Pope Francis is set to meet with a group of U.S. cardinals and bishops Thursday in Rome, to discuss the roiling clergy sex abuse scandal and the role some bishops played in its cover-up.
The Saudi-led coalition has bombed markets, weddings and even a bus carrying kids during its three year campaign against Shiite Houthi rebels. The U.S. supports the coalition. (Image credit: Hani Mohammed/AP)
Hungary’s prime minister has accused the EU of insulting his country as the European Parliament prepares to vote Wednesday on sanctioning Hungary over government restrictions on the courts, news media and migrants.
NPR’s Rachel Martin talks to David Scheffer, former U.S. ambassador-at-large for war crimes issues under the Clinton administration, about U.S. participation in the International Criminal Court.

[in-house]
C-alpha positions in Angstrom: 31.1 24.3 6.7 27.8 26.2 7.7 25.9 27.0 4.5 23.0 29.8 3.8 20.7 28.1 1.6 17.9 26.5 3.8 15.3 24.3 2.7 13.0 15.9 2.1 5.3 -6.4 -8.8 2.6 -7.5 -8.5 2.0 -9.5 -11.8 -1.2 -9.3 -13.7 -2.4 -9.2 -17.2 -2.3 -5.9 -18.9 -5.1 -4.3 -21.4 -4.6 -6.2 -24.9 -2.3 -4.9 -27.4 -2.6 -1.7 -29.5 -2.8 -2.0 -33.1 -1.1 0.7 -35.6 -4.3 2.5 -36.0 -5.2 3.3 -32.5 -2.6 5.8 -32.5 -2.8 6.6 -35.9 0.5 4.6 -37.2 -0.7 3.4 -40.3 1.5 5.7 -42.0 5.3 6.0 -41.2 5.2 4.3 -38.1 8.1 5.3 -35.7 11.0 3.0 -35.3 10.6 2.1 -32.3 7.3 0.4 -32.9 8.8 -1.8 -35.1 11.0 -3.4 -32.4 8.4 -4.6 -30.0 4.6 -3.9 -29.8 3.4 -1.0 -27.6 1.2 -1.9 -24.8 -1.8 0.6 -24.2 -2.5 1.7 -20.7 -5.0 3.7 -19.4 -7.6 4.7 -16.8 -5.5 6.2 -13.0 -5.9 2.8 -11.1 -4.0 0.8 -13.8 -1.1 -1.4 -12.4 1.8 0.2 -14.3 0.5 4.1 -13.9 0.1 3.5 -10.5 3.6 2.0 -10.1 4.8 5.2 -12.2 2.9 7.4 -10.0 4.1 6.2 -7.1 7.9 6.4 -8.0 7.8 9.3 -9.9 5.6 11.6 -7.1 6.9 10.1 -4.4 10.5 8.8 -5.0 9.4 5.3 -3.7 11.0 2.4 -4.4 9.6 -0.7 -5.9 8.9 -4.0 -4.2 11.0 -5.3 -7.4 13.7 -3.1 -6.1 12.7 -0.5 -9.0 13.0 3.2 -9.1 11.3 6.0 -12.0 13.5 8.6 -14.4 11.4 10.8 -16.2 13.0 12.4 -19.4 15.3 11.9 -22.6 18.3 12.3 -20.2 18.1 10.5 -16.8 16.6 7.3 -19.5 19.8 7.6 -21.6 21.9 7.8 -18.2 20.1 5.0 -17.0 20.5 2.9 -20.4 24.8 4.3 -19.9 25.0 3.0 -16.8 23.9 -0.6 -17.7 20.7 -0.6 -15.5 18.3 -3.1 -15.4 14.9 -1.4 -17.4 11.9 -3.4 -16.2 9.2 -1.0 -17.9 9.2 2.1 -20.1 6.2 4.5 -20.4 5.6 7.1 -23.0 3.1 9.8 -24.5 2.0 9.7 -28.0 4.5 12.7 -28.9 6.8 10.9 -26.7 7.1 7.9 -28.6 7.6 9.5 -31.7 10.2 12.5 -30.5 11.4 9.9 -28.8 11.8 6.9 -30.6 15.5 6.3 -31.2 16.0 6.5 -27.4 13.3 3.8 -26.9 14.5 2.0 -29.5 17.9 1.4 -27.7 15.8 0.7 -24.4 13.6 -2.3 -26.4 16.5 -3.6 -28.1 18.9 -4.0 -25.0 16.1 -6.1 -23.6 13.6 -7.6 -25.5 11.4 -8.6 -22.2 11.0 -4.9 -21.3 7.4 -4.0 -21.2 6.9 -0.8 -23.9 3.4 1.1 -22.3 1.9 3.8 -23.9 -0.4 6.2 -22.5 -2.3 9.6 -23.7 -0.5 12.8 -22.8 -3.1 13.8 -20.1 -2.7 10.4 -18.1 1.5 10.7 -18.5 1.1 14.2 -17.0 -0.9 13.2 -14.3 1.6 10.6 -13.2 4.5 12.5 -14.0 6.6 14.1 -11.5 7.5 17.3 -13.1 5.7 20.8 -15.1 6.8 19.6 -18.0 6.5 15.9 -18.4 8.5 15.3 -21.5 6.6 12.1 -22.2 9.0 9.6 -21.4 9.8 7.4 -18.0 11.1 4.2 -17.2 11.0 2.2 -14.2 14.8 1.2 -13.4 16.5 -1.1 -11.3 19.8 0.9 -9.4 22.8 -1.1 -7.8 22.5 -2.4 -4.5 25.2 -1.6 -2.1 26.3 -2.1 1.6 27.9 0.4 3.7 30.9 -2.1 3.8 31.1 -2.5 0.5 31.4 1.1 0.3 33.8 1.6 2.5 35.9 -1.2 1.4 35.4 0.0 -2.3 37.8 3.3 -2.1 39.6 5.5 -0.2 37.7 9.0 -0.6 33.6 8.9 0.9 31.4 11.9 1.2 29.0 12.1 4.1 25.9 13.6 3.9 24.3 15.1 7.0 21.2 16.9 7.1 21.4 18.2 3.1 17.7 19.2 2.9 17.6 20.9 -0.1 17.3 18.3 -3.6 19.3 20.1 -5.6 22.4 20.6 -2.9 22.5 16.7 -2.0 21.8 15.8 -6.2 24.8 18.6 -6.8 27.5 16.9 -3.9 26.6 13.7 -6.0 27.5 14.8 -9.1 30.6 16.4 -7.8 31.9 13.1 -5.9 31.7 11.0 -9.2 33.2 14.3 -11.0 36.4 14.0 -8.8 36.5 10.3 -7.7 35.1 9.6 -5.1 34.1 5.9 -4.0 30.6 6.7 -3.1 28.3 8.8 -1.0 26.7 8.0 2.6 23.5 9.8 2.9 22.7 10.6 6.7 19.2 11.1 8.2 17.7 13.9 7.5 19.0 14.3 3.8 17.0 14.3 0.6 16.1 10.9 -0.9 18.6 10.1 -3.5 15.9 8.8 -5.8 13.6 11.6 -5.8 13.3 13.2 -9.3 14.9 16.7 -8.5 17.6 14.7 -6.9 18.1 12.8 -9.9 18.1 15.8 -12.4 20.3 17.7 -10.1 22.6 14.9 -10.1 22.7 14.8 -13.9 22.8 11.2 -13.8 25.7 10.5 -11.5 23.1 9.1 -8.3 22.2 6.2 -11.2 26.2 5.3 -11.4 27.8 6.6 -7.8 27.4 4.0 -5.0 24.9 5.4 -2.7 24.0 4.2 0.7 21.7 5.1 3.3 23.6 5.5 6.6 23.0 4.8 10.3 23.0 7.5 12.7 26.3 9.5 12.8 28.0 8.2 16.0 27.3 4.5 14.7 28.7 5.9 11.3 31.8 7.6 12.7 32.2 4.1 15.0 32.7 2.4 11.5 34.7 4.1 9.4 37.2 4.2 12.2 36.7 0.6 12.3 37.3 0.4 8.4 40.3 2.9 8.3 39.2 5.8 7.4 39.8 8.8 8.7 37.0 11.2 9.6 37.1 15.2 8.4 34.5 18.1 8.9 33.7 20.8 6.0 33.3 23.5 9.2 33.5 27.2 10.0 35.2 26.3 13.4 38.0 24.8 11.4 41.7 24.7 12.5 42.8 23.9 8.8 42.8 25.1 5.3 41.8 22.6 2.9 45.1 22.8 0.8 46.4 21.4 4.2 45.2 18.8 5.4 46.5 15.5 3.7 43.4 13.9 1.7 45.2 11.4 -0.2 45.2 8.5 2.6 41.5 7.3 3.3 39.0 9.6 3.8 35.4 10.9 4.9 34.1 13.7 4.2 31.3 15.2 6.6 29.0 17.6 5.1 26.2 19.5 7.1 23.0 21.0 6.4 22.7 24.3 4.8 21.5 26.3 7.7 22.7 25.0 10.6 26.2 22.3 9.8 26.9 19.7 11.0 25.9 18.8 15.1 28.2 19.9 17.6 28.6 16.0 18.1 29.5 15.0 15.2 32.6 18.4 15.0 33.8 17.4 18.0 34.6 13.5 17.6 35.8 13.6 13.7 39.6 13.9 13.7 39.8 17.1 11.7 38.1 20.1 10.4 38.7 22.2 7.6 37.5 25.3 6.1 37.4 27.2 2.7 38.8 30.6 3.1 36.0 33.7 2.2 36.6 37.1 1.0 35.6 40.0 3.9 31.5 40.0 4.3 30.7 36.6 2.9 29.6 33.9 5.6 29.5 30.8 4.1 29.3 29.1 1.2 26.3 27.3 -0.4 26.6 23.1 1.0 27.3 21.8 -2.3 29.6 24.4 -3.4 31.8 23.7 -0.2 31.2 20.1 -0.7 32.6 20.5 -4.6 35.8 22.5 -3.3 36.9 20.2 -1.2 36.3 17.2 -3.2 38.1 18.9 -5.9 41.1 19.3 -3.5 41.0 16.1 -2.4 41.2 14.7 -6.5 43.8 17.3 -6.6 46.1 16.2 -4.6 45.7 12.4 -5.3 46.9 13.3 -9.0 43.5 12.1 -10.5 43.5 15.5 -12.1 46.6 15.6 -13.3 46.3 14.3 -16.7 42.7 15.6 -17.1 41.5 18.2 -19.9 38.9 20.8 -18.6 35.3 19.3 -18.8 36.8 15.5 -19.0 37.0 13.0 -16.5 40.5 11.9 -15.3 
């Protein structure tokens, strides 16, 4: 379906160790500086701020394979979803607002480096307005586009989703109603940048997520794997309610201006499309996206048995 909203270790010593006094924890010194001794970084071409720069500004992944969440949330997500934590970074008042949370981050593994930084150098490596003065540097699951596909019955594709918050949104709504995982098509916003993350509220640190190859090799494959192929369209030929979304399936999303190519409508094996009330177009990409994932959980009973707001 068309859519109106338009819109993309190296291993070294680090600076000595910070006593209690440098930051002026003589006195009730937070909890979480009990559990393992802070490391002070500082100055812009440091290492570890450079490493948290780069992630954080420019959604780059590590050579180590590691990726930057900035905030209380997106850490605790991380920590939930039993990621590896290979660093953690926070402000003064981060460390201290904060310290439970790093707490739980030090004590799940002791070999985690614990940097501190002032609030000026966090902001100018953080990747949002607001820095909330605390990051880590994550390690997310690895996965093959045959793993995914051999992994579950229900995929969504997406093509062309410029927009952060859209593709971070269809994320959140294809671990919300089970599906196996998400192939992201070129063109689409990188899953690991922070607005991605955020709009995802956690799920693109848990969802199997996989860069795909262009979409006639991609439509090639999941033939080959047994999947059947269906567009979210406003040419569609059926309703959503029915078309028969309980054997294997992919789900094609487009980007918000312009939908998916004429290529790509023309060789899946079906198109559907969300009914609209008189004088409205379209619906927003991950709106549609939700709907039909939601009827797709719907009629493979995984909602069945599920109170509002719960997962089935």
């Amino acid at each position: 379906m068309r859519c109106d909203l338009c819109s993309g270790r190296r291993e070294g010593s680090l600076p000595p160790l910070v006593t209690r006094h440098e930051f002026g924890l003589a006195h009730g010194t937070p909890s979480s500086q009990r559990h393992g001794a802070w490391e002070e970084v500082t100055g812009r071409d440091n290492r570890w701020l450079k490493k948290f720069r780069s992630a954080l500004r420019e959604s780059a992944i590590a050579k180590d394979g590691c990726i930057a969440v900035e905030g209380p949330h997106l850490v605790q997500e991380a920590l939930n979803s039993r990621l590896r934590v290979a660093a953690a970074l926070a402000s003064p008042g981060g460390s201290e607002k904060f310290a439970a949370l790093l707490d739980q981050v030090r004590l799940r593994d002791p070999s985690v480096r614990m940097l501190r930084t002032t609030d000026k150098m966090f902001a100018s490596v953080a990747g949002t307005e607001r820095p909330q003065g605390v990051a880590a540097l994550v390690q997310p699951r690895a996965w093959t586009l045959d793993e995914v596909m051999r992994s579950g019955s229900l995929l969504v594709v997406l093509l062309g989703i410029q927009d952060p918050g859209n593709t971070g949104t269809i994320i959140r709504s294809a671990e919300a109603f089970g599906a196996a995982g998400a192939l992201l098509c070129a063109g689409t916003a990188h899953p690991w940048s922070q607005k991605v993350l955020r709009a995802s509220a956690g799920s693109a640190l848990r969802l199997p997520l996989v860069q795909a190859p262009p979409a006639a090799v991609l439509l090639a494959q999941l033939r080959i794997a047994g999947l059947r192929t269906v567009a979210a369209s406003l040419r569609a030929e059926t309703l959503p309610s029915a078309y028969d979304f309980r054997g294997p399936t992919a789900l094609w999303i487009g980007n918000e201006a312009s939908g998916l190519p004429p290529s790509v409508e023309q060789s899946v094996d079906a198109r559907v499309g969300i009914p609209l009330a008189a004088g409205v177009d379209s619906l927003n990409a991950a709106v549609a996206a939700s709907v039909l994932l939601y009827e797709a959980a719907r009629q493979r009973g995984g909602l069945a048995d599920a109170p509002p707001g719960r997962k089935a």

The death toll from Tuesday’s blast in Nangarhar province has more than doubled since initial reports. No group has yet claimed responsibility for the attack. (Image credit: Mohammad Anwar Danishya/AP)
Unrest in one of Iraq’s biggest cities, Basra, has shaken up the country at a time of political instability. Basra is an oil hub, but people are poor and a water crisis has pushed them to the edge.
As fascism spread globally in the 1930s, the U.S. responded with a series of radio programs informing the public about American democracy. Jill Lepore, author of These Truths, talks to Steve Inskeep.
For more than two years, Princeton University student Xiyue Wang has been detained in Iran. His wife, Hua Qu, speaks with NPR’s Rachel Martin about his health and the prospects for his release.
Monsoon floods won’t stop these kids from going to school in Bangladesh — especially if the school comes to the student! (Image credit: Mahmud Hossain Opu for NPR)